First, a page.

At Monday’s board of selectmen meeting, which was held at 4 PM when most Tuftonboro residents are at work and unable to attend, Chairman Carolyn Sundquist distractedly sorted her paperwork during the public comment portion of the meeting instead of listening to the concerns of town resident Betsy Frago. During other parts of the public comment portion Sundquist impatiently rapped her fingers on the table.
During public input the selectmen again flatly refused to consider a request to have at least one meeting a month at 6:30 PM.
Chairman Carolyn Sundquist also unilaterally refused a request to allow the public to ask relevant (on topic) questions during meetings. The selectmen had been allowing questions during meetings from Elissa Paquette, the reporter from the Granite State News who always writes favorable articles about the selectmen. After a letter I wrote expressing my opinion that it was a form of unconstitutional viewpoint discrimination to allow one person and no others to ask questions, Sundquist on September 13 unilaterally announced that the board would no longer take questions from Paquette or anyone else. During this week’s meeting Sundquist confirmed that there was no discussion of the matter by the board, and that she alone made the decision, saying “I eliminated questions.”
When questioned if the chair has the authority to make decisions about who can talk at meetings without being granted the authority to do so by a majority vote of the board, Sundquist hastily made a motion “to not allow public input during our meeting, and only at the end.”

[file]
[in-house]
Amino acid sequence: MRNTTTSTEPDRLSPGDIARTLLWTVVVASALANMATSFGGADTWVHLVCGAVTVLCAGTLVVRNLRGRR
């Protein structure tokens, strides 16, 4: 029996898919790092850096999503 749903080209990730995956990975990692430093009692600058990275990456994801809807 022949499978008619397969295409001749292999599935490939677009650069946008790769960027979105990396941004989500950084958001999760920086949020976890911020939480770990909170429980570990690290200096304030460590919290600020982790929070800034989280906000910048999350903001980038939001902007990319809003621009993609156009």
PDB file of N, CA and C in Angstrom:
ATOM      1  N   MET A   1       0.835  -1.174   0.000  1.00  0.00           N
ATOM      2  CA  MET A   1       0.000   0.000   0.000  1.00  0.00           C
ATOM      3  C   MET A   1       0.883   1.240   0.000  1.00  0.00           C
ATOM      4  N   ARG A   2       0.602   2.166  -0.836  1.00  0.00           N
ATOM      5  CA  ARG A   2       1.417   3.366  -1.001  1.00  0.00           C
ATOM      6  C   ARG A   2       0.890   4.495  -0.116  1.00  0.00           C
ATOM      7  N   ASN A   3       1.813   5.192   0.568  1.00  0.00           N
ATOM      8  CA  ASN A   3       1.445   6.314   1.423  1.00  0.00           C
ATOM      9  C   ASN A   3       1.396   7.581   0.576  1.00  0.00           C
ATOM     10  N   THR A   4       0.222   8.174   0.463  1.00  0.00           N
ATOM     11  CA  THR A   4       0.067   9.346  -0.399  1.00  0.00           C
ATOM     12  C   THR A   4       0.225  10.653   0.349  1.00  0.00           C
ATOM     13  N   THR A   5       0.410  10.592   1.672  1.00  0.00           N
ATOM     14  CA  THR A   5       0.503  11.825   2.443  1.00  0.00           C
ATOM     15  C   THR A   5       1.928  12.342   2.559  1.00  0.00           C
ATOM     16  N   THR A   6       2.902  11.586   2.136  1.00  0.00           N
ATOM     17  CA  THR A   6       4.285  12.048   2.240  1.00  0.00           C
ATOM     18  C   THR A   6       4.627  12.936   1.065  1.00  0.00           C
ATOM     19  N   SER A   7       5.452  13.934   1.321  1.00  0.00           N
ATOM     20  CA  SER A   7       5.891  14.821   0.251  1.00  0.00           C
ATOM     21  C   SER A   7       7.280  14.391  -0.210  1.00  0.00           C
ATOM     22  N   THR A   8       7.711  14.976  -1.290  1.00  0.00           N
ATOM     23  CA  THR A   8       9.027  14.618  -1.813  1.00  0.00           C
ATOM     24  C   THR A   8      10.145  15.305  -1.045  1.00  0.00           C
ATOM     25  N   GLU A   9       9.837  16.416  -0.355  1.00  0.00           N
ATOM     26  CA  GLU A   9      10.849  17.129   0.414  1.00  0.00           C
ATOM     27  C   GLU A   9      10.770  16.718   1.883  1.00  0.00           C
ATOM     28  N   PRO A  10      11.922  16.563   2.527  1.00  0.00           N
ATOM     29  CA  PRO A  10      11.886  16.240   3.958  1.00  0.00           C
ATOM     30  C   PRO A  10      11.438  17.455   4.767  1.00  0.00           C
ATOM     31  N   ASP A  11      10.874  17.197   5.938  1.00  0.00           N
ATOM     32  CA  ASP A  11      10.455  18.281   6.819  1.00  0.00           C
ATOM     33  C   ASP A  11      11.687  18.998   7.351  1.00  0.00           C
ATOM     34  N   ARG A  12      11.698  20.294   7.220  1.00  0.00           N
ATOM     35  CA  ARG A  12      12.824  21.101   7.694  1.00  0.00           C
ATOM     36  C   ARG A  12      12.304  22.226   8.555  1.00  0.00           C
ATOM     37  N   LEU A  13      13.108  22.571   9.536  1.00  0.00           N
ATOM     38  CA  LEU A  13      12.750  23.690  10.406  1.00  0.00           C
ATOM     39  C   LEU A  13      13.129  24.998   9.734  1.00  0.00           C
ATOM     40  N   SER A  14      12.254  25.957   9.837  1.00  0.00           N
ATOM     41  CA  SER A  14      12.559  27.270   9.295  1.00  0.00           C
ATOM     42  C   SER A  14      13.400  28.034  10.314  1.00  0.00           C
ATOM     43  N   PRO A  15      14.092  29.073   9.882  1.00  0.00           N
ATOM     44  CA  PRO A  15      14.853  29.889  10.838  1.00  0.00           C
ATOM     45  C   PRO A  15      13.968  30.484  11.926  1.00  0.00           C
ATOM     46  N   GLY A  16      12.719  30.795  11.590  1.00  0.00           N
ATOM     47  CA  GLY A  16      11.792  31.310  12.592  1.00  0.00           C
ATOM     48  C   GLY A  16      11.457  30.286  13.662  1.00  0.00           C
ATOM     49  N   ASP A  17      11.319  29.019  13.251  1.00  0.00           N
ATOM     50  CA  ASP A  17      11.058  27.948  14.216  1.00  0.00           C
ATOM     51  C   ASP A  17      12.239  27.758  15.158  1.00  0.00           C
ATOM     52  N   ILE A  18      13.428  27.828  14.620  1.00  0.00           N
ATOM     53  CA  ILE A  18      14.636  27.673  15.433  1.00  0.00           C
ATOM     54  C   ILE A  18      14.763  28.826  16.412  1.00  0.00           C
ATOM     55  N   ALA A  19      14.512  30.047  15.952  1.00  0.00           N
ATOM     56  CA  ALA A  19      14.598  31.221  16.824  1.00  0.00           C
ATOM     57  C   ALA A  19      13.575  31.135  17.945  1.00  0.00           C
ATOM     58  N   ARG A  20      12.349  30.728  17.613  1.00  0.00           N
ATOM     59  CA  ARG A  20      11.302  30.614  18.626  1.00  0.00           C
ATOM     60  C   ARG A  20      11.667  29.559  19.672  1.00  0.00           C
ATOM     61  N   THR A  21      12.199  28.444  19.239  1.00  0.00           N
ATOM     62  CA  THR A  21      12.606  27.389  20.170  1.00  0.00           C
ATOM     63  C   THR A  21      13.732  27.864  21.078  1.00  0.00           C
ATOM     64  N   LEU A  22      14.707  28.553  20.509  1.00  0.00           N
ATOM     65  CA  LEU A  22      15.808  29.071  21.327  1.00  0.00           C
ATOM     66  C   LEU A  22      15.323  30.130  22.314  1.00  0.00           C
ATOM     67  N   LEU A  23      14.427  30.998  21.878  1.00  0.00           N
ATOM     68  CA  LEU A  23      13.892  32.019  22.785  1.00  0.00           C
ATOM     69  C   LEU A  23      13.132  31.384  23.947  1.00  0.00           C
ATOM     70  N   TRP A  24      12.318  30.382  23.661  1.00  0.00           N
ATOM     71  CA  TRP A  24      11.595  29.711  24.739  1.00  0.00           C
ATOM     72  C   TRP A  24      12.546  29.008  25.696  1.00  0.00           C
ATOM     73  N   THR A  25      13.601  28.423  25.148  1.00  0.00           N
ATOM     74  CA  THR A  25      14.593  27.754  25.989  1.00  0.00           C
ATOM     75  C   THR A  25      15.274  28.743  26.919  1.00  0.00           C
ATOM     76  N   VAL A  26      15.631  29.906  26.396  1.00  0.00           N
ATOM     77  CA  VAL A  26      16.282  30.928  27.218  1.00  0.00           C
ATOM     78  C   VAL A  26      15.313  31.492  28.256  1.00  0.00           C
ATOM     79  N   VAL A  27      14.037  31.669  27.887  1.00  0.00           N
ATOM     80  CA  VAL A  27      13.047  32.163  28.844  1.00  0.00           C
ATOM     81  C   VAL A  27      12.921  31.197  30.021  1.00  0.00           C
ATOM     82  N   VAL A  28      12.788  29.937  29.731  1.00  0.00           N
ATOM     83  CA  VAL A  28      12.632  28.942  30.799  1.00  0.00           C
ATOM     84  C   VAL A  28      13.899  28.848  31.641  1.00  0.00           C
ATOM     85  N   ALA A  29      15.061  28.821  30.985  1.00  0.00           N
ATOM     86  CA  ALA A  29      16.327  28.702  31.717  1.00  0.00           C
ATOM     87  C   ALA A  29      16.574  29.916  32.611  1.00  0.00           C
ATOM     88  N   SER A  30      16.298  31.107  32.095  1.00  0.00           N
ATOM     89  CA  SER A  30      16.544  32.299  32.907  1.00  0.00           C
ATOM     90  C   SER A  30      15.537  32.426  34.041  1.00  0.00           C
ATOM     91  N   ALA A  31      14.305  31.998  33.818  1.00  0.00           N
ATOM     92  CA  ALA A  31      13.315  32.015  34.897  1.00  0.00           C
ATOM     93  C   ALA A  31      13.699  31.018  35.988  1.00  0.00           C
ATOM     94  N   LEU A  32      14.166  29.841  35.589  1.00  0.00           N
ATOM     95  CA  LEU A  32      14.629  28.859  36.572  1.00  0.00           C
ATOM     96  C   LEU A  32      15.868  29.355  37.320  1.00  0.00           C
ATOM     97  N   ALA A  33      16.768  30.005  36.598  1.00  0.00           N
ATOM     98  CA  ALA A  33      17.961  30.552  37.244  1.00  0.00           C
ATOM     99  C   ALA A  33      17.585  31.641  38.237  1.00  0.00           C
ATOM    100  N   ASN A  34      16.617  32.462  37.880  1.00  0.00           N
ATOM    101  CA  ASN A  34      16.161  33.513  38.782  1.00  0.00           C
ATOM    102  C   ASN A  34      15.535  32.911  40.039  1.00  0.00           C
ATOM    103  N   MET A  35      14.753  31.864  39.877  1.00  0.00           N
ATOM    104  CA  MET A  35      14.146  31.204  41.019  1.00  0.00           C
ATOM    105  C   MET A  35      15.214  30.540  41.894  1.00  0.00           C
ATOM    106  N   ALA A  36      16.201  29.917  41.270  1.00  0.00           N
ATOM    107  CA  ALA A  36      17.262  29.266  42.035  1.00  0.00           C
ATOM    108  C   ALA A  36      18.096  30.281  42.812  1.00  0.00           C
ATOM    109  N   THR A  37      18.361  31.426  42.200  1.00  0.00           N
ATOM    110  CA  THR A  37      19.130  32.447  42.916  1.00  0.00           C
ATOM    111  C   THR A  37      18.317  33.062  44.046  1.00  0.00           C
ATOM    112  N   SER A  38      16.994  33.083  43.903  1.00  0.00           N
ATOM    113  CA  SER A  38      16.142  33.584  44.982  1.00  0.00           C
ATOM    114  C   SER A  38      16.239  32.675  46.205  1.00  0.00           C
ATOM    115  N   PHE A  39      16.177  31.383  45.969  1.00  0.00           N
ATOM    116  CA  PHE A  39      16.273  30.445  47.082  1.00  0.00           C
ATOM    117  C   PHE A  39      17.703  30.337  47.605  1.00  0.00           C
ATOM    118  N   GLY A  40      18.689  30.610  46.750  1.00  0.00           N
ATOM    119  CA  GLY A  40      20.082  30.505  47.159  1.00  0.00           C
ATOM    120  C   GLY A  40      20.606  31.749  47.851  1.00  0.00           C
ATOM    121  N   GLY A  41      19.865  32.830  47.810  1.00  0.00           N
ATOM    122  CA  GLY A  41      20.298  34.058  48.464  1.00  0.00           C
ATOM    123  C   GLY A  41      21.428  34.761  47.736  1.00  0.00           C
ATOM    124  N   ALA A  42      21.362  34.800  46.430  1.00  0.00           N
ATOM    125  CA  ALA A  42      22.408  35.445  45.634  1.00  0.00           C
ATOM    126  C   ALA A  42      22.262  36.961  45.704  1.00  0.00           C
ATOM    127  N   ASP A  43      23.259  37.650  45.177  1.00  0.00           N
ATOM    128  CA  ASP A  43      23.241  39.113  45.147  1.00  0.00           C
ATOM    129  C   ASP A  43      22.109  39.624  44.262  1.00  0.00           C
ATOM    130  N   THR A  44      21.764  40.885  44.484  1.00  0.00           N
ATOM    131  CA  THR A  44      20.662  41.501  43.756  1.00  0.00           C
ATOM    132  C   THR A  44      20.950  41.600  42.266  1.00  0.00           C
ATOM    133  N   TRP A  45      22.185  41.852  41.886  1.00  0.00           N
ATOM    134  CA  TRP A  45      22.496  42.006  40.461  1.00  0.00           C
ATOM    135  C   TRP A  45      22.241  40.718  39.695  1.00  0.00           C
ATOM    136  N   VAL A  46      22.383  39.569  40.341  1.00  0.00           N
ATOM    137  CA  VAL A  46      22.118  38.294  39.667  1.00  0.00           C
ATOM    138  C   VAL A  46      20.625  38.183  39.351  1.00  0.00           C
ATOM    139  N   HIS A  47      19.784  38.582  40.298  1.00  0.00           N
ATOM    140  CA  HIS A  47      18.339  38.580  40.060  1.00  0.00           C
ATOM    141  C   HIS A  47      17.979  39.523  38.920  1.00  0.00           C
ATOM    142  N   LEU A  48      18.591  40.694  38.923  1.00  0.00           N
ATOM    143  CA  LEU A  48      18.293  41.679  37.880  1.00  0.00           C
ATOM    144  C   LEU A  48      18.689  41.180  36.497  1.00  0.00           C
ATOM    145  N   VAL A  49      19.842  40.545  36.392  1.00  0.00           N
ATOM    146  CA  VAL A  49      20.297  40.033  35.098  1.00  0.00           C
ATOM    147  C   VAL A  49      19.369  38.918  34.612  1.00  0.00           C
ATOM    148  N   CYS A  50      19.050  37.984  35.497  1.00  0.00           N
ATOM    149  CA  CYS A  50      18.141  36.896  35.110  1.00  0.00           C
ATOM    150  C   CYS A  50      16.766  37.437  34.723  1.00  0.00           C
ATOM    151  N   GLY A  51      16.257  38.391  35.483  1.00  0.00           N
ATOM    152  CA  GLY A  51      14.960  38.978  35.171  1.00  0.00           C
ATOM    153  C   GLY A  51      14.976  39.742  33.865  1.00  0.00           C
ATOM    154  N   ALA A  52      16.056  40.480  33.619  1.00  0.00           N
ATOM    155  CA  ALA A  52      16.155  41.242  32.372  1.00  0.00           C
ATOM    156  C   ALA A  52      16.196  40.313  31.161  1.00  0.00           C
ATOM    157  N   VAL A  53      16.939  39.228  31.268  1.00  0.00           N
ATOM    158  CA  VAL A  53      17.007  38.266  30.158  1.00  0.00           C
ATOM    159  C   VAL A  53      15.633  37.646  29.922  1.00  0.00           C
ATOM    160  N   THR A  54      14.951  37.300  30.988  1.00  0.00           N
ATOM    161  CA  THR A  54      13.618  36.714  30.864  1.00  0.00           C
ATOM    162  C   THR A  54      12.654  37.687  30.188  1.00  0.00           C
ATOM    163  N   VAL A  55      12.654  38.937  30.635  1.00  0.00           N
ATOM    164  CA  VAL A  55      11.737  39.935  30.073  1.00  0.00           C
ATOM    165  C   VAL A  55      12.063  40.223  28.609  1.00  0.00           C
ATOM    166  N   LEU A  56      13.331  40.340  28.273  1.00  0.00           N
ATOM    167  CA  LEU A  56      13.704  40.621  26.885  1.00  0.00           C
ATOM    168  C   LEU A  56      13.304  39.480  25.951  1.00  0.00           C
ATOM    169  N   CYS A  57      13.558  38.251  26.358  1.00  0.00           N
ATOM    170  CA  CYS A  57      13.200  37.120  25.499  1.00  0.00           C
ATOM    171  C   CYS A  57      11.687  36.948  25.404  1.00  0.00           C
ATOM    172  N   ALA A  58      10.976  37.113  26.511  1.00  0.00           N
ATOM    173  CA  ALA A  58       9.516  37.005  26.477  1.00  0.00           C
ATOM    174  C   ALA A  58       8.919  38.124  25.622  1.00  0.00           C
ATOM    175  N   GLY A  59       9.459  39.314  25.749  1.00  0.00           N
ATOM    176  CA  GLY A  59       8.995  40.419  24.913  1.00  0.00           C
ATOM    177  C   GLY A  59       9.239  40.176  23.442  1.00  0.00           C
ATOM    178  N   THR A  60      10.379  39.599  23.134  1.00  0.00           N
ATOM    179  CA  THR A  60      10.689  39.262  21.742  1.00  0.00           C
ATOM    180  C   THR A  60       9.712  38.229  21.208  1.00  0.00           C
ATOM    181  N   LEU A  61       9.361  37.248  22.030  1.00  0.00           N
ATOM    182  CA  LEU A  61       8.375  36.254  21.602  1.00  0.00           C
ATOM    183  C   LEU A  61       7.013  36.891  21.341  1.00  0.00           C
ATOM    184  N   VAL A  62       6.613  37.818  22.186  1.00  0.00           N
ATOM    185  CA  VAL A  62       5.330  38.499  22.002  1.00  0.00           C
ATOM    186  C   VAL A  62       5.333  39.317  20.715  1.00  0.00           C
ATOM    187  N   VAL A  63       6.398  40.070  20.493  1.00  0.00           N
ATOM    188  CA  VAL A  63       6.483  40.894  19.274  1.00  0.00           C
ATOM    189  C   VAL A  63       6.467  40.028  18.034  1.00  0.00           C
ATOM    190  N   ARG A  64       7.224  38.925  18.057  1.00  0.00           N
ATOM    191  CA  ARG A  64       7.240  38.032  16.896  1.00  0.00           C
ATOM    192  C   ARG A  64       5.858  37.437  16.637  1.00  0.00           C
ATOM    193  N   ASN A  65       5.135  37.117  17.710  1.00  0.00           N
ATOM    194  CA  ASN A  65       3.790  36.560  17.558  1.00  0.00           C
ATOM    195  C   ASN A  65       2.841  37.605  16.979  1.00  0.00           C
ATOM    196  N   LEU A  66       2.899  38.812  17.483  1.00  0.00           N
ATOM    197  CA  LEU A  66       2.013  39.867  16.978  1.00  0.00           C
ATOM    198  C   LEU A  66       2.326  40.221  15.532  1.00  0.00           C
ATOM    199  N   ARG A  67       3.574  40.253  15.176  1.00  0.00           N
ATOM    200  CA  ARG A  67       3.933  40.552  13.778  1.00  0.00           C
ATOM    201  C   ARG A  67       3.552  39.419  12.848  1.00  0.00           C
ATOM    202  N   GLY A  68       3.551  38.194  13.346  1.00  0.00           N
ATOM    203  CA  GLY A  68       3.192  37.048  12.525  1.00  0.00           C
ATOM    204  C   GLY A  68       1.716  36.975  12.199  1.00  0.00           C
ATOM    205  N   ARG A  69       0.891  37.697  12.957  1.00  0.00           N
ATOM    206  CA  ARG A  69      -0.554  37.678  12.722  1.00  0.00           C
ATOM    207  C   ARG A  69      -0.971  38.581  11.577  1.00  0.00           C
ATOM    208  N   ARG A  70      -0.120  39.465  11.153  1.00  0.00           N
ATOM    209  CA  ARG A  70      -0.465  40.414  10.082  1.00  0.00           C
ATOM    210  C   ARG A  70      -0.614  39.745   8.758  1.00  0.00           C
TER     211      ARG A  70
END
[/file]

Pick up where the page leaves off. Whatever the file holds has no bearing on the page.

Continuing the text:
Selectmen Lloyd P. Wood immediately seconded the motion, saying “I’m very pleased with that motion.”
Sundquist said, “apparently everything we do needs some kind of motion. Even though as chairman I do run the meeting, and if I hear from counsel that you can not allow one person to speak and not another, then I eliminate–and make it fair for everybody.”
Wood agreed, “Yes, the case law on that is very clear on that. It’s unfortunate, but unfortunately we have to operate that way.”
“Exactly,” said Sundquist.
Selectmen Bill Marcussen remained completely mute throughout the entire discussion, but joined Sundquist and Wood on voting Aye to pass the motion to not allow any questions from anyone during the meeting, but to allow a public input section at the end of the meeting, after votes have taken place when the public input is meaningless.
After the selectmen voted, I asked Sundquist to confirm that the attorney had told her it was illegal to allow one person to speak and not another. She replied, “he didn’t say that it was illegal… he said you really shouldn’t allow one person.”
Wood repeated that “the case law is clear.”
Notes from the video:
The reason the selectmen voted not to allow questions from anyone until after the meeting: https://tuftonboro.net/max/town-government/letter-selectmen-questions-meetings/
New Hampshire Municipal Association, Selecting the Rules for Boards of Selectmen: https://www.nhmunicipal.org/TownAndCity/Article/323
New Hampshire Revised Statues Annotated (RSA) 41:8, CHOICE AND DUTIES OF TOWN OFFICERS ; Selectmen: http://www.gencourt.state.nh.us/rsa/html/III/41/41-8.htm
Court awards $40,000 in damages in Alton free speech case : http://www.unionleader.com/article/20160504/NEWS21/160509656
New Hampshire Retirement System lowers assumed rate of return to 7.25%: http://www.pionline.com/article/20160525/ONLINE/160529932/new-hampshire-retirement-system-lowers-assumed-rate-of-return-to-725
Pension board hits state with $420 million tab: http://www.chicagobusiness.com/article/20160826/NEWS02/160829890/pension-board-hits-state-with-420-million-tabPublished in